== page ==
Whatever you’re looking to do, you can be sure there’s an app to help you. Whether it’s finding your way around a new city or locating the nearest wheelchair accessible toilet, we’ve compiled a list of some of the most useful accessibility apps around to enable you to live without limits.
Access Earth is more than just an app; it’s a global community of travellers, tourists, foodies and adventurers who share their experiences of the places they have been, so that others can see at a glance what a particular place has to offer. In fact, although the Access Earth website offers a wealth of information across a number of global cities, the app itself is still in its testing phase. They are currently looking for volunteers to participate in field tests to further develop it, so it’s a great time to become part of the team.
Flush - Toilet Finder & Map
Although not exclusively designed for wheelchair users, the Flush app is a quick and easy way to find public toilets wherever you are. It lists those that have wheelchair access and shows you which ones charge a fee. The app can also be used offline, which is ideal if you don’t happen to have an internet signal where you are.
Wheelmap is a free app that provides users with maps of global locations and highlights wheelchair friendly facilities. Users are able to upload their own photos, comments and reviews, contributing to an ever-growing database by sharing their own experiences of cities, attractions, transport and facilities in a number of languages.
Android Vs Apple
Although many apps are available on more than one platform, some are currently only open to users of either Android or Apple devices specifically, such as:
TalkBack is an accessibility feature that is installed, as standard, on most Android devices. It helps blind and visually impaired users get the most out of their devices by making them easy to navigate through the use of spoken, audible and vibration cues. It’s completely free and can be accessed and activated through the settings menu. If your device does not already have it, you can simply download it via the Google Play Store.
JABtalk is a communication application that can turn the user’s mobile or tablet into an effective AAC (Augmentative and Alternative Communication) device. Originally designed as a means for children with special needs to communicate, JABtalk’s practical use has been developed so that it can also be used by adults with conditions that affect their capacity for verbal communication, such as stroke patients. Using a combination of custom voice and image prompts with a simple interface, JABtalk is a really easy app to use.
The Tecla Access app allows the user to manually, or verbally, operate various devices from their wheelchair, including smartphones, televisions and even the central heating controls of the house via a single switch. The switch itself is an additional purchase (the app itself is free) but once programmed it can be a very useful and empowering tool for wheelchair users. Alternatively, many Quickie powered wheelchairs can offer similar functionality.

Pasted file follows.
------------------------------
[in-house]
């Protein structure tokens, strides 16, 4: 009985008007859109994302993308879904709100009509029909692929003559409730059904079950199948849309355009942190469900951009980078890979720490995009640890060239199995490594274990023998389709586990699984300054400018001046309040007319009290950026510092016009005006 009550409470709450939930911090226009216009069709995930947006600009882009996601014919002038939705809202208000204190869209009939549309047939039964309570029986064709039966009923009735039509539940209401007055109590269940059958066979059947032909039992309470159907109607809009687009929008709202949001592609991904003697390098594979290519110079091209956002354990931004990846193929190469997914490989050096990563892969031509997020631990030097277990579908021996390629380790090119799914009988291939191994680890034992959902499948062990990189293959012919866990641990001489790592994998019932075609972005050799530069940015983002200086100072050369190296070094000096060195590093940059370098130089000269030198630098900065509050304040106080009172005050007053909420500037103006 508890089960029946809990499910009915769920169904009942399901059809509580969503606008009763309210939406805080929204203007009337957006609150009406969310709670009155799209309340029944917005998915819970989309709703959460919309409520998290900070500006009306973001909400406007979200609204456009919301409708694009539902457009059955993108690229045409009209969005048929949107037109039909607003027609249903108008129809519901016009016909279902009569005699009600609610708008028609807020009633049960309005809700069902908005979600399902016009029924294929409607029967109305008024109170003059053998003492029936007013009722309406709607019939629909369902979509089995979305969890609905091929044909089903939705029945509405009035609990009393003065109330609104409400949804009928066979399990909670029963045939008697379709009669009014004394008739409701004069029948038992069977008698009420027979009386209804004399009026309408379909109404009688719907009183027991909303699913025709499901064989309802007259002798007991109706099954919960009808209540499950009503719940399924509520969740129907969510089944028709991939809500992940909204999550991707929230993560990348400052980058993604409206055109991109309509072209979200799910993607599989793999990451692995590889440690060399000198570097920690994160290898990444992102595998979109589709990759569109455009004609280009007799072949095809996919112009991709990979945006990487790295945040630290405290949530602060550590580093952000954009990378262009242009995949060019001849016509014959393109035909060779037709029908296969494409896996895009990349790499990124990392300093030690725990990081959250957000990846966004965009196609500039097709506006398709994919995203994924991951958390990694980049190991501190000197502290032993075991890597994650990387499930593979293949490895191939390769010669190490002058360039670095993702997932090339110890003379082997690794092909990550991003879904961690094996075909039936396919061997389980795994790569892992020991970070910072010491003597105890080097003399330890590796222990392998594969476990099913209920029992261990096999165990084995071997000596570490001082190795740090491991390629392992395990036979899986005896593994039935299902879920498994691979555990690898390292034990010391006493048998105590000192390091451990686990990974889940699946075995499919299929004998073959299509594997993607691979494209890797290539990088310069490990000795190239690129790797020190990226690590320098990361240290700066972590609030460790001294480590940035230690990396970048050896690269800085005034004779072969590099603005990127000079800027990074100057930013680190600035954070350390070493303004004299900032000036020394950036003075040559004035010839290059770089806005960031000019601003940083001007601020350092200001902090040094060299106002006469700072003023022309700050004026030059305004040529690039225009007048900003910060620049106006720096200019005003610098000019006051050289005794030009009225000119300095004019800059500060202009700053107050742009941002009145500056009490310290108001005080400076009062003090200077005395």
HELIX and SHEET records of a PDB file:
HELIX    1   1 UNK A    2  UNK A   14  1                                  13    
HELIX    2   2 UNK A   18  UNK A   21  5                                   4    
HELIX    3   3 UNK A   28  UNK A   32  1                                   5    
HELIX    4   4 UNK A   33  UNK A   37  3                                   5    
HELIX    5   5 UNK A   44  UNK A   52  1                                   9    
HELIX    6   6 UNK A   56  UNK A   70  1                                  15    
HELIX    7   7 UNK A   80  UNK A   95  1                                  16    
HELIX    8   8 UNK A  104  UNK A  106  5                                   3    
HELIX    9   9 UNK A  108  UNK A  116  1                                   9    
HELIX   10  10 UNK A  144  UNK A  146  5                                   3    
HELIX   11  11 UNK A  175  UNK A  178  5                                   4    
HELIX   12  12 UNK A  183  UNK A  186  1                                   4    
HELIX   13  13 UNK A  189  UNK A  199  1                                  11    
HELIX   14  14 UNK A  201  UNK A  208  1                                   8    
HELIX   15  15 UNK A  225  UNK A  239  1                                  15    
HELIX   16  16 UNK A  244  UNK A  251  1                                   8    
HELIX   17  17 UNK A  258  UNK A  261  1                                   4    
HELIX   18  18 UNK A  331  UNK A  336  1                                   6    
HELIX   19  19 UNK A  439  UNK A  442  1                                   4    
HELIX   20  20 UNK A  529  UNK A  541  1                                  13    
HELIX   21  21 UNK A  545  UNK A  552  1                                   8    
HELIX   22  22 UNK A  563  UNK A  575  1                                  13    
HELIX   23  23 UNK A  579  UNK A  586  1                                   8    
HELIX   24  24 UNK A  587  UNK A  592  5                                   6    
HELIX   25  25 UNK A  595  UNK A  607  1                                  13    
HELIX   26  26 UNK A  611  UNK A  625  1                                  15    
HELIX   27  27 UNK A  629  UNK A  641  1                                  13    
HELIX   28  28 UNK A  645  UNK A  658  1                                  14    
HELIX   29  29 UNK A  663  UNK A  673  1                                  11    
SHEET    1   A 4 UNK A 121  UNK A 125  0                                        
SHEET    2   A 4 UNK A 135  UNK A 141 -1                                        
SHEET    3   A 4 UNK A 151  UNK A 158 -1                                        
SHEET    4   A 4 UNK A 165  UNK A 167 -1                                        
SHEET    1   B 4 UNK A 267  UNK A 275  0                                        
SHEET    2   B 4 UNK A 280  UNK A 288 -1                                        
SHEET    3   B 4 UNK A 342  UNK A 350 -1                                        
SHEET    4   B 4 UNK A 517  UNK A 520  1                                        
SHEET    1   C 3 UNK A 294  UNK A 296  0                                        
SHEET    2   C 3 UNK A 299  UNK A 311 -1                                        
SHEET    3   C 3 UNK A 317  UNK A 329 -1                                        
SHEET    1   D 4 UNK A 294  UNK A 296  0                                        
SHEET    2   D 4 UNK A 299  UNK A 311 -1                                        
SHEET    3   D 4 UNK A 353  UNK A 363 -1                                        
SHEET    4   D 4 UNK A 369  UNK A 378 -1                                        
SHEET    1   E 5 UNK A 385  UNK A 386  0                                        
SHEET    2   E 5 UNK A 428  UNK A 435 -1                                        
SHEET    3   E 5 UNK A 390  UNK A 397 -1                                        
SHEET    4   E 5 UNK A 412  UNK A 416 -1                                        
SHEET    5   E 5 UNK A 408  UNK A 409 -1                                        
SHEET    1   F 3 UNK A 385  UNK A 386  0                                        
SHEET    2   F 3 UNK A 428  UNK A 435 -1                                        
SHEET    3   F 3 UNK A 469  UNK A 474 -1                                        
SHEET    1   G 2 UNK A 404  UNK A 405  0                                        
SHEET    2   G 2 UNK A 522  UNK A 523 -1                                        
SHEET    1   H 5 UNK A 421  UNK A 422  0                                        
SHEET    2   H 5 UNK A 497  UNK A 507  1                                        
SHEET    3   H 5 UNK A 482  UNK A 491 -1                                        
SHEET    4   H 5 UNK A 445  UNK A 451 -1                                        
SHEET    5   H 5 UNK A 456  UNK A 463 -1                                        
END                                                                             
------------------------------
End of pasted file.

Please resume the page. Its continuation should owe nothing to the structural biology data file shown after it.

The P3 app is a Video Relay Service that has been designed for ease of use by the deaf or hard or hearing. Blending a simple interface with a large visual display, it allows for easy location of contacts and call history whilst still being able to view the other person signing.
TapTapSee - Blind & Visually Impaired Camera
TapTapSee has been designed to help blind and visually impaired users to identify simple objects that they may not be able to recognise from handling alone; for example, the contents of a can of food or the denomination of a note. A quick double tap of the screen allows the user to take a photograph of the object, whilst the app then verbally identifies it. It is also equipped with a handy barcode reader.
BeMyEyes is more than just an app; it’s a service that enlists the help of over 800,000 sighted volunteers who can provide assistance to the blind or visually impaired across a number of languages, helping them with daily tasks that are often taken for granted. The user submits a request for assistance, which is then connected to the first available volunteer, who then responds directly via the app.
Although designed mainly for children, the Choiceworks app can also be a practical tool for carers of children with autism or learning difficulties, allowing their daily routines to be split into colourful, visually stimulating segments that can be used to engage them in undertaking activities. It is simple to use and can be fun for both carers and users alike.
At Sunrise Medical we believe that with the right attitude, the right wheelchair, whether manual or electric, and maybe the right app – you can truly live life without limits.